I thought about Rhode Island and not being there this summer.  I began to feel sorry for myself and label this as “loss”, and then I recognized the opportunity that it presents. In the past, I’ve fought and struggled and borrowed to find a way to go “back East” for a vacation. I do love it there, and so does my family, but I believe the stress of trying to get there (which is also inherent in spending long periods of time with 10 other people in a 900 square foot house) is overwhelming.  As this realization unfolded, I felt a change in my outlook. It’s been a long time, so I almost didn’t recognize the feeling. It was peace. I feel it now, as I write this, and understand that I have a different path to take this year.  It isn’t an easy thing to explain, and I do not pretend that I know all there is to know, and that I am some kind of enlightened being that won’t ever make another mistake.  All I know is that since I experienced this peace, I want to pass it on to as many people as possible.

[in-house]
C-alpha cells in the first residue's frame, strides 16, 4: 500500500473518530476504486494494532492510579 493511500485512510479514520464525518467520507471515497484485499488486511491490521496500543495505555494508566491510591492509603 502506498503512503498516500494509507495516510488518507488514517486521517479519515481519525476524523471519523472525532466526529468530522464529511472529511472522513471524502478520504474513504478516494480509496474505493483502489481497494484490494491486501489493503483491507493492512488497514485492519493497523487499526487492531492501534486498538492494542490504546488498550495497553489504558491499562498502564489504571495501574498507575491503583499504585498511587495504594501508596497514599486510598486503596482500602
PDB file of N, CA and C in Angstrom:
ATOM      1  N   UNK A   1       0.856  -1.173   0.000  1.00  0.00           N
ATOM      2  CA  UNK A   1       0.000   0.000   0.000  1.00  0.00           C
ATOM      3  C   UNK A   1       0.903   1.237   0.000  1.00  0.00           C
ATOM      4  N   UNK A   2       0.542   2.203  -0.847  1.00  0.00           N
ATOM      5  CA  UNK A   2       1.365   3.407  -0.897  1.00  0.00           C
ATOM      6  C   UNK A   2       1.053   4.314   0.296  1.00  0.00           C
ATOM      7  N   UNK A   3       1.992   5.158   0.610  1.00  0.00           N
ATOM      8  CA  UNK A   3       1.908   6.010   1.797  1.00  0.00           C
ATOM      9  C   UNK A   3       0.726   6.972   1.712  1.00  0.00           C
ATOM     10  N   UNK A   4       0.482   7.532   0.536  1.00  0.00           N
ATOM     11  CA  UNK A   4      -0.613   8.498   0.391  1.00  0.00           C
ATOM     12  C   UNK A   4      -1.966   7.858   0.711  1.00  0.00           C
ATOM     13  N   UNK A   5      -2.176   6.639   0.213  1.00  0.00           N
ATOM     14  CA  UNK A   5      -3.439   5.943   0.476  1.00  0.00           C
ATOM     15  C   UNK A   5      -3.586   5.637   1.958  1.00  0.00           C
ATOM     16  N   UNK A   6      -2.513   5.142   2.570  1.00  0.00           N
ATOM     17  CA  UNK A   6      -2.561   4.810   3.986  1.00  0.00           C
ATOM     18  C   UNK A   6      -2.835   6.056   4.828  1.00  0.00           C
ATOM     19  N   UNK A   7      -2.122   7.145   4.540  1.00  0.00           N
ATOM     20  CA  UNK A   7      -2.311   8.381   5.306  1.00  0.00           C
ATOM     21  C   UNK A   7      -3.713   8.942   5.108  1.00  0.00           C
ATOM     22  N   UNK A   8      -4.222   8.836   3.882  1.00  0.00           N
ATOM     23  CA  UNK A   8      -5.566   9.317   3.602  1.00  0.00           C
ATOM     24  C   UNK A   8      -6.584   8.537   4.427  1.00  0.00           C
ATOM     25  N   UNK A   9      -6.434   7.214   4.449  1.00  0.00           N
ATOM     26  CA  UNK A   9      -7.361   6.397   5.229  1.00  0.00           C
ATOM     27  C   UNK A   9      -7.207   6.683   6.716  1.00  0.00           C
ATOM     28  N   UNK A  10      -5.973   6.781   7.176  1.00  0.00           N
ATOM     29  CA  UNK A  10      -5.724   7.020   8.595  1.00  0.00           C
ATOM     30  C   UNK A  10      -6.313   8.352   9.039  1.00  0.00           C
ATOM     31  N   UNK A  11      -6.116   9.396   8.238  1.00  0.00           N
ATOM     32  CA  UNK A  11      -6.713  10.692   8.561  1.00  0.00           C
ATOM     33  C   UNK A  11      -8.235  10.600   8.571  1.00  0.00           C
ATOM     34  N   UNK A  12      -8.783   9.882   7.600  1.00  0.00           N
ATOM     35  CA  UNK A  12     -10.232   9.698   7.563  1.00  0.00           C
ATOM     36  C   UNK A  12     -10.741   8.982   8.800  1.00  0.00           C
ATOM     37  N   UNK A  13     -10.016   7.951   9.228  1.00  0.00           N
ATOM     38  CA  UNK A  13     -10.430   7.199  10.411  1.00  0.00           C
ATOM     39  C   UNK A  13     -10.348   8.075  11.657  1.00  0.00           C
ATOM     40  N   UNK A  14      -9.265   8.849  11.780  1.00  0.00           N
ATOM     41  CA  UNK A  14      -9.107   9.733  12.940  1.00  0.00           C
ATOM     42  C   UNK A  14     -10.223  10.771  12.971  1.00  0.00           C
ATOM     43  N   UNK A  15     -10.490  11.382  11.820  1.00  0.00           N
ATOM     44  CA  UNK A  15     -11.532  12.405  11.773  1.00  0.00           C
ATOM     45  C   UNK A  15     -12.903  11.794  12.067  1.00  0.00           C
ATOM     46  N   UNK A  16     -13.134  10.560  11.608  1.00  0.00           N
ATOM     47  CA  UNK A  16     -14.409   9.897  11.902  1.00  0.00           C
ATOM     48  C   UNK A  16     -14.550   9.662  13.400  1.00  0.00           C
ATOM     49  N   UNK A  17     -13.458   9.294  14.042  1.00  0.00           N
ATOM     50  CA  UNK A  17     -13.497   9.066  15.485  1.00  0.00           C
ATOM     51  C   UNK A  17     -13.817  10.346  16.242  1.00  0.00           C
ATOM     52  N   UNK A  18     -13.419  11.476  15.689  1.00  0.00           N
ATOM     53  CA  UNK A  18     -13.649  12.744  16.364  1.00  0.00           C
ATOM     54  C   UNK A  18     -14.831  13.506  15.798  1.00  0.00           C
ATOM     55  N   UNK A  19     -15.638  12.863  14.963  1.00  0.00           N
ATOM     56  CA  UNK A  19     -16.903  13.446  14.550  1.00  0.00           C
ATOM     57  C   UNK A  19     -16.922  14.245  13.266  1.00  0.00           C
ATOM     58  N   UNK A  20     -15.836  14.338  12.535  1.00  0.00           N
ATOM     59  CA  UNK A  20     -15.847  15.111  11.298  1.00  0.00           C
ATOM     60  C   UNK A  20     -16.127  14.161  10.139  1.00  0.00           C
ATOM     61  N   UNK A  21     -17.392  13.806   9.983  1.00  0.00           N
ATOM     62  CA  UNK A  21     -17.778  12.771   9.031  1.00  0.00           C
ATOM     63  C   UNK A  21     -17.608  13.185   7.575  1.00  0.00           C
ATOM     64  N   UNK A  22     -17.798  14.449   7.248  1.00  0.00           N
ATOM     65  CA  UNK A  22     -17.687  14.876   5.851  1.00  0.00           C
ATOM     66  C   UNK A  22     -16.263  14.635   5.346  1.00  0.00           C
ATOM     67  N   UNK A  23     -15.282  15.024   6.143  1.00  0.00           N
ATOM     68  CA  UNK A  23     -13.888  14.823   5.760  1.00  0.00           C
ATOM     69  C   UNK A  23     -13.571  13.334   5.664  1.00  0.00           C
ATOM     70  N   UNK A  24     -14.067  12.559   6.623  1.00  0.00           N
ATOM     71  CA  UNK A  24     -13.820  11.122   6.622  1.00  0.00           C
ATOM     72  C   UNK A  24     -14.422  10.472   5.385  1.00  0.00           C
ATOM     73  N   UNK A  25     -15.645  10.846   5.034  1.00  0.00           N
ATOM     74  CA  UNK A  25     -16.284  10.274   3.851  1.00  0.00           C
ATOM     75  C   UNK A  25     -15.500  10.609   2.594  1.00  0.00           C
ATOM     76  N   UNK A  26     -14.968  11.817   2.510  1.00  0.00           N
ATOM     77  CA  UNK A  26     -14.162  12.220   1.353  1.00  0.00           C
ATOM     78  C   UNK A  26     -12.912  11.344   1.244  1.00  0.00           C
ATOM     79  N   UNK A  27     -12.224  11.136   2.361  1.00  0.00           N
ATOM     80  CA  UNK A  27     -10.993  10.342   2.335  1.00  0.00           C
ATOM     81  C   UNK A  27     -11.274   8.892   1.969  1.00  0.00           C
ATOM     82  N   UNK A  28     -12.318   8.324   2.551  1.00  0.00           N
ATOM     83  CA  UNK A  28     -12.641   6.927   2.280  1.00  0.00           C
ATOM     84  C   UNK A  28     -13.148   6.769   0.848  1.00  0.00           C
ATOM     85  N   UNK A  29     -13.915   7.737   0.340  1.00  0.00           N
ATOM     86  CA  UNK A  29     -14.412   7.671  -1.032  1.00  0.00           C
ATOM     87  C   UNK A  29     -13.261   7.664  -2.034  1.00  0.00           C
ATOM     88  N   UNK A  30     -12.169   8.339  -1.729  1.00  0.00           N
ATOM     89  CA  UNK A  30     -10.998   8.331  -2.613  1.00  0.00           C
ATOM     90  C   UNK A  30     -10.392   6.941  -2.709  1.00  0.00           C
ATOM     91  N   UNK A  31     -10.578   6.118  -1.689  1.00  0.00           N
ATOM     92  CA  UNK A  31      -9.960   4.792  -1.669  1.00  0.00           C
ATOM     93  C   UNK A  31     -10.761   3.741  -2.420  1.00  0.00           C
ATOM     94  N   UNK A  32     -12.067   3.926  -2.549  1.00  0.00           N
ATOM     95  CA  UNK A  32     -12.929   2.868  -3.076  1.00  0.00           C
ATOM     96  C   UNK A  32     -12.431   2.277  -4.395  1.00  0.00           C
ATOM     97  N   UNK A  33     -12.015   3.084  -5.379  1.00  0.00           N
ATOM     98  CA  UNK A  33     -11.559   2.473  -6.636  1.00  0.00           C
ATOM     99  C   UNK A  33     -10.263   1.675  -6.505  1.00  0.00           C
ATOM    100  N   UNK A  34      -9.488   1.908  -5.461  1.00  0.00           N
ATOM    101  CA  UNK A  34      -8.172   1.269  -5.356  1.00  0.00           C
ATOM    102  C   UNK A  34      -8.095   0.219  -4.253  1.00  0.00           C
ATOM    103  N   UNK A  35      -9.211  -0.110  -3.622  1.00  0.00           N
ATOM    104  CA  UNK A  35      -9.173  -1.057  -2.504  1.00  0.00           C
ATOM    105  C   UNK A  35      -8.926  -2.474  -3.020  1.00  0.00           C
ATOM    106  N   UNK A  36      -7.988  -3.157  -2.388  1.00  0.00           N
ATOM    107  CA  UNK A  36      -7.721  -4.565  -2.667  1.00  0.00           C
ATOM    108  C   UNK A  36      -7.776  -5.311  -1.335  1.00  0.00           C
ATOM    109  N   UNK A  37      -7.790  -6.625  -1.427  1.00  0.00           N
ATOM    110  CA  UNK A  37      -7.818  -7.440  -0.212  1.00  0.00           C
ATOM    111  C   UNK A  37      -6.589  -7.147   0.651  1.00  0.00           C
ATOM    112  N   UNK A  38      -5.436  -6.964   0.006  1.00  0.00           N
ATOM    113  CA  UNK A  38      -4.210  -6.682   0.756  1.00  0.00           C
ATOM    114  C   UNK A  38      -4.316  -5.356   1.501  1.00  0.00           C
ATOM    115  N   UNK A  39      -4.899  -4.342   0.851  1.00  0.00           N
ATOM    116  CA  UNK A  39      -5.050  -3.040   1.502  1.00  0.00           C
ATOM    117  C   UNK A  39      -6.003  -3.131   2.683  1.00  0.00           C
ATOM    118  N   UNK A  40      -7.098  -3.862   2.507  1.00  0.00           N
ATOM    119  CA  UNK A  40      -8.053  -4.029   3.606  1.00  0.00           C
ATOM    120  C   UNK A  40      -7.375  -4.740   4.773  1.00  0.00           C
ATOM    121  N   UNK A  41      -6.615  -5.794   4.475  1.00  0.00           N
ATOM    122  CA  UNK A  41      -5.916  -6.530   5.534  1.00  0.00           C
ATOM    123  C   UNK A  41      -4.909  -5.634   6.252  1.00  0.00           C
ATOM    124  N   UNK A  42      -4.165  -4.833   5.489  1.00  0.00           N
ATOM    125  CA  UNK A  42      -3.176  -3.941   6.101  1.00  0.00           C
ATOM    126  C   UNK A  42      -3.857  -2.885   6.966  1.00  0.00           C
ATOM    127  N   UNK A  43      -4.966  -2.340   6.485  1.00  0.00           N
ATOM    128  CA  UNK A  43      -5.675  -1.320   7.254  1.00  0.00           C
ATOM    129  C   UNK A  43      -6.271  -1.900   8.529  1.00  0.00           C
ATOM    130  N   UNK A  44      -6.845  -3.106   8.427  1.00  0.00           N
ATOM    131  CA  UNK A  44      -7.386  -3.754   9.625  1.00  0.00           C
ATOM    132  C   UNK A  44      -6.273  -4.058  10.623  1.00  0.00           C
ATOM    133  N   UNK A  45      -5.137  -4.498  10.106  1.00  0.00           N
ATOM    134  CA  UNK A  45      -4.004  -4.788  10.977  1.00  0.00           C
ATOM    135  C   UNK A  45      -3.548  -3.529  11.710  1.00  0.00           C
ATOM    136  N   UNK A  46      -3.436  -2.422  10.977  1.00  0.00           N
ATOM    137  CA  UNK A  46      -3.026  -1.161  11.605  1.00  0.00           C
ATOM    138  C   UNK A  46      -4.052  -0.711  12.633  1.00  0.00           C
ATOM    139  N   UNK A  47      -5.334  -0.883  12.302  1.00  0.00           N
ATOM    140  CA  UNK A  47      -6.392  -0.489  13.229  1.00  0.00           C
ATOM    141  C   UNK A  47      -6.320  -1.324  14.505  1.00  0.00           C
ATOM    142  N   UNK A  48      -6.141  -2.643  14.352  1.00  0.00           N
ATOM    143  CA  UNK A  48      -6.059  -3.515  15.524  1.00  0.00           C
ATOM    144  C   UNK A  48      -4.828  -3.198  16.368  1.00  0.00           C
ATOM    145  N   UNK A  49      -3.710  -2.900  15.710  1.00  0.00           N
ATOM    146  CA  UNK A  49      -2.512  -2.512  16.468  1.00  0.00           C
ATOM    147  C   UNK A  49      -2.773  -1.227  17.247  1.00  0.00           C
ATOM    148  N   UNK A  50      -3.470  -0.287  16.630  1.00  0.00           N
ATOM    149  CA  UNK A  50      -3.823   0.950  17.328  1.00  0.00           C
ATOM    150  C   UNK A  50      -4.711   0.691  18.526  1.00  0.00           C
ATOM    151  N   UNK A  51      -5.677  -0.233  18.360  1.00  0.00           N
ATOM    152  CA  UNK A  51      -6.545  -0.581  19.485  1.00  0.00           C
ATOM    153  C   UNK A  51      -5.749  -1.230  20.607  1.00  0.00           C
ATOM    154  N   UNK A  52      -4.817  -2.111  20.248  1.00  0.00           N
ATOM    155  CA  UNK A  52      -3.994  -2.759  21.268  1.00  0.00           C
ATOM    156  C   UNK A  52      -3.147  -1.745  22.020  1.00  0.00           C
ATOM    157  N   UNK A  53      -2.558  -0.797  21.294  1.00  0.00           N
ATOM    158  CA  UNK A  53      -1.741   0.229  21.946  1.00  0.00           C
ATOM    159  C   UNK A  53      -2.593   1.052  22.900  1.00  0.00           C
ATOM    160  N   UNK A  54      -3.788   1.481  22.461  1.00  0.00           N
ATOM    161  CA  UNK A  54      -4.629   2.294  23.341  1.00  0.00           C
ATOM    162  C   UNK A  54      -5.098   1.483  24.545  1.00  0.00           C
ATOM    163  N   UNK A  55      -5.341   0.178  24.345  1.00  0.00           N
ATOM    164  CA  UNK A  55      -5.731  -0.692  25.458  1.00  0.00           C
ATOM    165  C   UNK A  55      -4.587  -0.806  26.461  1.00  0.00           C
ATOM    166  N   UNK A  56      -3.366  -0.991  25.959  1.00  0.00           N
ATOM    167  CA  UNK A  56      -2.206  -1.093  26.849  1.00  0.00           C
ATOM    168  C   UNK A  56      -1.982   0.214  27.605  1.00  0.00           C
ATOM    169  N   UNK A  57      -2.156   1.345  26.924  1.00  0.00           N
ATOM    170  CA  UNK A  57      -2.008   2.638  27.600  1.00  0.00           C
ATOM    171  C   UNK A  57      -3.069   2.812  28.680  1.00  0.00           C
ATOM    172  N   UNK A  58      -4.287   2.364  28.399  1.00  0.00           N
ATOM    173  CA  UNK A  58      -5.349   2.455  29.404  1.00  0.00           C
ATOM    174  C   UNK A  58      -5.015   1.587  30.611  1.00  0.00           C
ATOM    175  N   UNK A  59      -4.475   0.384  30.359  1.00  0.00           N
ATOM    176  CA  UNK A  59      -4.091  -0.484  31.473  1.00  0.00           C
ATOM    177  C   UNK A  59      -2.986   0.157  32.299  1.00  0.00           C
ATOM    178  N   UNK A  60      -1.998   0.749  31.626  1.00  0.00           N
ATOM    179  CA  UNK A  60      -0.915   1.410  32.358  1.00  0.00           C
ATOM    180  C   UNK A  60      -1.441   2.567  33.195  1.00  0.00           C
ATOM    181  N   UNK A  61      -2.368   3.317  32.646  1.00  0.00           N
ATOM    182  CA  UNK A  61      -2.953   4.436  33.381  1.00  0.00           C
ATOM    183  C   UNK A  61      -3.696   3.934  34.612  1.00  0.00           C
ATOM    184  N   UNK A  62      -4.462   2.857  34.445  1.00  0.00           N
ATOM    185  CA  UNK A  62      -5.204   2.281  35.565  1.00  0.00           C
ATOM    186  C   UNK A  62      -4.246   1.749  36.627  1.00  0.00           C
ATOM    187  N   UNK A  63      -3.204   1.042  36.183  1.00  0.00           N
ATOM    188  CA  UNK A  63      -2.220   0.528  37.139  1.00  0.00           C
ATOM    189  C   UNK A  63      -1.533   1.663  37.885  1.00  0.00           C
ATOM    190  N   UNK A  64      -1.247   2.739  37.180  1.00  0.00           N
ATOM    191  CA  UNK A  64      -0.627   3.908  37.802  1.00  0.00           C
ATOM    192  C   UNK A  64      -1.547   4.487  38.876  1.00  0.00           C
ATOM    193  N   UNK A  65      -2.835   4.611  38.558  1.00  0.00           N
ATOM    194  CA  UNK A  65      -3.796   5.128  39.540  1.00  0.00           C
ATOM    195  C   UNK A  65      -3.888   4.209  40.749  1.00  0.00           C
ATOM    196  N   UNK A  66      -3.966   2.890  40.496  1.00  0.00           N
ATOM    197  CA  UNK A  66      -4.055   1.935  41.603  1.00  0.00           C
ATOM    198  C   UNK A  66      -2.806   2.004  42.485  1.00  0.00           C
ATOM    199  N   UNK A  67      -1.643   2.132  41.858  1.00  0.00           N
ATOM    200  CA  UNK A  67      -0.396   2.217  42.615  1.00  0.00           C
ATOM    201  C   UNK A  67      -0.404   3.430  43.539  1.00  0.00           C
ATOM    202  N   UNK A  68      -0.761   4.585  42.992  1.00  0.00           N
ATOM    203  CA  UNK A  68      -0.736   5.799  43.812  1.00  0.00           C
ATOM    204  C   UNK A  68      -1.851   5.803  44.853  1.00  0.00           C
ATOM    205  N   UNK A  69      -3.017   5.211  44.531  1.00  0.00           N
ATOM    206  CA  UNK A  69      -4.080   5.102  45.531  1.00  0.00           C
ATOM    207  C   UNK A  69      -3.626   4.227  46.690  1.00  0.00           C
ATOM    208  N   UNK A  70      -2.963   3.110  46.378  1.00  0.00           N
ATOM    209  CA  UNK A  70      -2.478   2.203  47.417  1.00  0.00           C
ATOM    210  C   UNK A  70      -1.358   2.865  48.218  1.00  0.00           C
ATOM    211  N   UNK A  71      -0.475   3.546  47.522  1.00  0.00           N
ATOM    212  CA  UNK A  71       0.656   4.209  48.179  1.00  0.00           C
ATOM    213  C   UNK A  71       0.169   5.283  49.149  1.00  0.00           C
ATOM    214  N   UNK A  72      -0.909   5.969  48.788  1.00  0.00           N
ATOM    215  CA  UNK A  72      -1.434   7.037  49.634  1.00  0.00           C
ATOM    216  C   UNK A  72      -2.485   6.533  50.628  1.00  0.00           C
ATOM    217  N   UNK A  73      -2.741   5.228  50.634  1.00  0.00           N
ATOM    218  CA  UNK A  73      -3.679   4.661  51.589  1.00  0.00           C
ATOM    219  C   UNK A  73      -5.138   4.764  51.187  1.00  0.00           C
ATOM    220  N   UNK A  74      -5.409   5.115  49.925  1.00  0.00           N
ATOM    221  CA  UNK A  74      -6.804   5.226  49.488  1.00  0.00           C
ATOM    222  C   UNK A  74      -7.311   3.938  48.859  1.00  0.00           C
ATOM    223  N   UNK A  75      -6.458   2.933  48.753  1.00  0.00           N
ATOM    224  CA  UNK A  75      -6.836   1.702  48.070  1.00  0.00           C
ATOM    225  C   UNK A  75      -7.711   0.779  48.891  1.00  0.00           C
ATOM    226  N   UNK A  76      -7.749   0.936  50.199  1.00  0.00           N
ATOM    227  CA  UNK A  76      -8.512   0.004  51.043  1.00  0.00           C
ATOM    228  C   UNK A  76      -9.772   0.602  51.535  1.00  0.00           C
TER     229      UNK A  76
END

How did I find it? A lot of reading and meditation.  Over the past 9 months I have read books by Pema Chodron, Wayne Dyer, Deepak Chopra, Esther and Jerry Hicks, Ben and Rosalind Zander, Eckhart Tolle, Don Miguel Ruiz, Viktor Frankl, Garth Stein, Seth Godin and Carlos Castaneda. I know there are many other excellent authors that I haven’t read, and there are a lot of people who don’t need to read a ton of books to find peace in their lives. I just put these names here in case anybody that reads this is looking for a roadmap. And if you have an author you’d like recommend, that would be awesome.

The Moon in the Daytime

I’ve always felt that there’s something funky about the moon being out in the daytime. Why is it’s shaded part sky blue instead of black? Isn’t black the true color of shadows? It appears as though the moon truly isn’t whole; as if it’s crescent is all there is. It makes me wonder: if my eyes are so easily fooled by the sight of a crescent moon in the daytime sky, what else am I not seeing? What else is up there, or down here among us, that cannot be seen because of the physical limitations of the optic nerve? I suspect that most of what I seek is often hidden in plain sight.

Fixing the Leaks